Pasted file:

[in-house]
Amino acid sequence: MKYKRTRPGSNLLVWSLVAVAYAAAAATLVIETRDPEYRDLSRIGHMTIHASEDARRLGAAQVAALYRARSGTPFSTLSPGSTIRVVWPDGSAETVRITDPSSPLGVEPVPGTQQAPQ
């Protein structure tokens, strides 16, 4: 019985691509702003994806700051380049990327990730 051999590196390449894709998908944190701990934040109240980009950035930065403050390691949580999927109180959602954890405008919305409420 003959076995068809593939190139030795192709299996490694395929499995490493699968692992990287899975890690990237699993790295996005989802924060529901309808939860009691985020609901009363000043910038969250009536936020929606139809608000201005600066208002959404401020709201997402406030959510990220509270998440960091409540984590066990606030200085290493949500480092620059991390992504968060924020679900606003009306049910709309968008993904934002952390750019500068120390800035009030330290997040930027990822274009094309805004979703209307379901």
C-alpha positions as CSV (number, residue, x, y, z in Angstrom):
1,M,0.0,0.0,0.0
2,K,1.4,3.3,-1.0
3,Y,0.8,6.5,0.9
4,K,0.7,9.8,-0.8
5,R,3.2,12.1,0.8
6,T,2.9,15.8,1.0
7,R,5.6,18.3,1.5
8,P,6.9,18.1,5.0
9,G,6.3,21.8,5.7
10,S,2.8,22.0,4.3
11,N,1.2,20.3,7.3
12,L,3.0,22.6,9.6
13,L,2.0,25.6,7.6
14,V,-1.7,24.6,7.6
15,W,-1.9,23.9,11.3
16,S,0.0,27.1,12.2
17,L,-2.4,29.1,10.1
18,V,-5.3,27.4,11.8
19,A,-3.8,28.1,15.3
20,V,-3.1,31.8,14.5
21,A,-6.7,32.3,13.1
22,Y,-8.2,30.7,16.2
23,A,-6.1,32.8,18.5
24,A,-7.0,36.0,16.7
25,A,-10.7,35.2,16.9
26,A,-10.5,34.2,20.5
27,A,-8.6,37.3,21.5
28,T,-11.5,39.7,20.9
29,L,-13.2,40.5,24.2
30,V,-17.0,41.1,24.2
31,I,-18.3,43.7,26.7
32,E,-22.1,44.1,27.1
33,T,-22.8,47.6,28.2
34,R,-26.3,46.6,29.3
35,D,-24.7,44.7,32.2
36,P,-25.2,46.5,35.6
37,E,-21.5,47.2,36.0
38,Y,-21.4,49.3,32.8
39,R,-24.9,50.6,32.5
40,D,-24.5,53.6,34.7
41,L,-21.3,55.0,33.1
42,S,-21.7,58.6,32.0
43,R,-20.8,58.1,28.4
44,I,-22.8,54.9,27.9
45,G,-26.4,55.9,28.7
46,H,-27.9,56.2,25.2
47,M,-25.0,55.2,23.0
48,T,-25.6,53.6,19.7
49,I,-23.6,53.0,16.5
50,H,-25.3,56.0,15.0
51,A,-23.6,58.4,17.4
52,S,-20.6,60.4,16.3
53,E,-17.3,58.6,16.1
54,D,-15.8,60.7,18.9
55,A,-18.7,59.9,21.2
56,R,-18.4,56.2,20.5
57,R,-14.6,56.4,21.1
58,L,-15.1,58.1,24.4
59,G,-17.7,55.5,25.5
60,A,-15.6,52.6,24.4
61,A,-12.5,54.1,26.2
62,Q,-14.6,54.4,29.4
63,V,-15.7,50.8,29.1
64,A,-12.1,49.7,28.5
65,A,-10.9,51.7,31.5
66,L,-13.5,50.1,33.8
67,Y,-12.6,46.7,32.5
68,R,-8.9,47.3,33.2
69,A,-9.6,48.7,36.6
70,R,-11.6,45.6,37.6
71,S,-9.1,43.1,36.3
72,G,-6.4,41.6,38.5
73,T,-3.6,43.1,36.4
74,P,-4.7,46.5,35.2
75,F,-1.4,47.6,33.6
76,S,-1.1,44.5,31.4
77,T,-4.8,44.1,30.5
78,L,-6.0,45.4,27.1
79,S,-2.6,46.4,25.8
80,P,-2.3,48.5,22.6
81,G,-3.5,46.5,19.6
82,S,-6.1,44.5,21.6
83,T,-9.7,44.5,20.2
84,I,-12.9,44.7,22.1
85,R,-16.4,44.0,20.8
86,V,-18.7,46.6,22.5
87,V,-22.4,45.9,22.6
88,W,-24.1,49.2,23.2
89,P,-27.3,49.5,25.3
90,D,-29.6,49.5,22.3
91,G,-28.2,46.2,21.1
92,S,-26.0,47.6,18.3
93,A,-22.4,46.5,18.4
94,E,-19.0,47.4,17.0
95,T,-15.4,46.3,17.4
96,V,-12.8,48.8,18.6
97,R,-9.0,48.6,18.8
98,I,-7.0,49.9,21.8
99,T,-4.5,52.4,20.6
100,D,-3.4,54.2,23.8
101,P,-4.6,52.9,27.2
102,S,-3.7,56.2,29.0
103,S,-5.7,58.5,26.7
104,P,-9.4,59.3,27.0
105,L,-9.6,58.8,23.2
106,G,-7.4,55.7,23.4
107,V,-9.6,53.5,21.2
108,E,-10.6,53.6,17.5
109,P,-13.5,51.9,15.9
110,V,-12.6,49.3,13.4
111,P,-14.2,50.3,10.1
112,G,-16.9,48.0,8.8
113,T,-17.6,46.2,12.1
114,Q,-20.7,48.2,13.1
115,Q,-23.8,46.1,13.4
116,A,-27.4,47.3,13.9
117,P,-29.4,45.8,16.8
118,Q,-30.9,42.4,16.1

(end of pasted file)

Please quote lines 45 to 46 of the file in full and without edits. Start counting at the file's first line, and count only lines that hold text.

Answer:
41,L,-21.3,55.0,33.1
42,S,-21.7,58.6,32.0